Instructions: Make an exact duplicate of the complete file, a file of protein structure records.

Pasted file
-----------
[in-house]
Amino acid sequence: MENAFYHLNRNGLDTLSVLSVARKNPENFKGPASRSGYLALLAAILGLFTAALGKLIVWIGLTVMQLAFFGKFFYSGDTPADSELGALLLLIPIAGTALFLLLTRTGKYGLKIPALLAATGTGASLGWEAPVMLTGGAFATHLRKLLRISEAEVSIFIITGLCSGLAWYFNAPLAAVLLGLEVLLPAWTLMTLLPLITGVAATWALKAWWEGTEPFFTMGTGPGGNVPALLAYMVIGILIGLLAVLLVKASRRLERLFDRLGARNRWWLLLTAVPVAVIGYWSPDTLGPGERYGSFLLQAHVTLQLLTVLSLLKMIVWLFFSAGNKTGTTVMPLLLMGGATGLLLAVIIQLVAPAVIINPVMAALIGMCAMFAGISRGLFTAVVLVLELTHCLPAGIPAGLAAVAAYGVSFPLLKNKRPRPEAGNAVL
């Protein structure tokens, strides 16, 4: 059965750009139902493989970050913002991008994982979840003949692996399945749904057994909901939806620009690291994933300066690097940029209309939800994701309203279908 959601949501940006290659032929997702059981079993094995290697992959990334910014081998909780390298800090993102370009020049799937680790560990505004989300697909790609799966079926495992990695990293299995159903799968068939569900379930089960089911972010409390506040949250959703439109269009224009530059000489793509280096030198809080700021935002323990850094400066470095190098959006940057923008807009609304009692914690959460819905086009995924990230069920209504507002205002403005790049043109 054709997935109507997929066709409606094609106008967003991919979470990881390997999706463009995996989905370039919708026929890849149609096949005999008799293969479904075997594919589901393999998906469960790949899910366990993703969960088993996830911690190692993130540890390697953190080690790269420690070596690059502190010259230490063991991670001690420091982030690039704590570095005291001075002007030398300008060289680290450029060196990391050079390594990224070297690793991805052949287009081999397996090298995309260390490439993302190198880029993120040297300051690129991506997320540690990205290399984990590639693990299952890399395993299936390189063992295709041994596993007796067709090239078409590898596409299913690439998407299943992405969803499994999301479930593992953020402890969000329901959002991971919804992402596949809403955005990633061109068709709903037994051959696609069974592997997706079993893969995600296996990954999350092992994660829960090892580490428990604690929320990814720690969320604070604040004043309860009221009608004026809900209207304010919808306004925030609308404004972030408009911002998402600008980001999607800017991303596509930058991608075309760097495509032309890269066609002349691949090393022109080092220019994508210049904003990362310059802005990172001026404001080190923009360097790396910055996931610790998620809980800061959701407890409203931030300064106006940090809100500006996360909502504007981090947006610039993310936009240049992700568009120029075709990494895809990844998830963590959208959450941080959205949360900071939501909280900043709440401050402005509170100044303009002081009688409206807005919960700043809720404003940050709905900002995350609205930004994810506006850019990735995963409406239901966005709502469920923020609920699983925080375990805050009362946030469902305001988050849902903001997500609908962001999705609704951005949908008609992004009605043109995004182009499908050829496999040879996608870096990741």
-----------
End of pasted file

[in-house]
Amino acid sequence: MENAFYHLNRNGLDTLSVLSVARKNPENFKGPASRSGYLALLAAILGLFTAALGKLIVWIGLTVMQLAFFGKFFYSGDTPADSELGALLLLIPIAGTALFLLLTRTGKYGLKIPALLAATGTGASLGWEAPVMLTGGAFATHLRKLLRISEAEVSIFIITGLCSGLAWYFNAPLAAVLLGLEVLLPAWTLMTLLPLITGVAATWALKAWWEGTEPFFTMGTGPGGNVPALLAYMVIGILIGLLAVLLVKASRRLERLFDRLGARNRWWLLLTAVPVAVIGYWSPDTLGPGERYGSFLLQAHVTLQLLTVLSLLKMIVWLFFSAGNKTGTTVMPLLLMGGATGLLLAVIIQLVAPAVIINPVMAALIGMCAMFAGISRGLFTAVVLVLELTHCLPAGIPAGLAAVAAYGVSFPLLKNKRPRPEAGNAVL
């Protein structure tokens, strides 16, 4: 059965750009139902493989970050913002991008994982979840003949692996399945749904057994909901939806620009690291994933300066690097940029209309939800994701309203279908 959601949501940006290659032929997702059981079993094995290697992959990334910014081998909780390298800090993102370009020049799937680790560990505004989300697909790609799966079926495992990695990293299995159903799968068939569900379930089960089911972010409390506040949250959703439109269009224009530059000489793509280096030198809080700021935002323990850094400066470095190098959006940057923008807009609304009692914690959460819905086009995924990230069920209504507002205002403005790049043109 054709997935109507997929066709409606094609106008967003991919979470990881390997999706463009995996989905370039919708026929890849149609096949005999008799293969479904075997594919589901393999998906469960790949899910366990993703969960088993996830911690190692993130540890390697953190080690790269420690070596690059502190010259230490063991991670001690420091982030690039704590570095005291001075002007030398300008060289680290450029060196990391050079390594990224070297690793991805052949287009081999397996090298995309260390490439993302190198880029993120040297300051690129991506997320540690990205290399984990590639693990299952890399395993299936390189063992295709041994596993007796067709090239078409590898596409299913690439998407299943992405969803499994999301479930593992953020402890969000329901959002991971919804992402596949809403955005990633061109068709709903037994051959696609069974592997997706079993893969995600296996990954999350092992994660829960090892580490428990604690929320990814720690969320604070604040004043309860009221009608004026809900209207304010919808306004925030609308404004972030408009911002998402600008980001999607800017991303596509930058991608075309760097495509032309890269066609002349691949090393022109080092220019994508210049904003990362310059802005990172001026404001080190923009360097790396910055996931610790998620809980800061959701407890409203931030300064106006940090809100500006996360909502504007981090947006610039993310936009240049992700568009120029075709990494895809990844998830963590959208959450941080959205949360900071939501909280900043709440401050402005509170100044303009002081009688409206807005919960700043809720404003940050709905900002995350609205930004994810506006850019990735995963409406239901966005709502469920923020609920699983925080375990805050009362946030469902305001988050849902903001997500609908962001999705609704951005949908008609992004009605043109995004182009499908050829496999040879996608870096990741």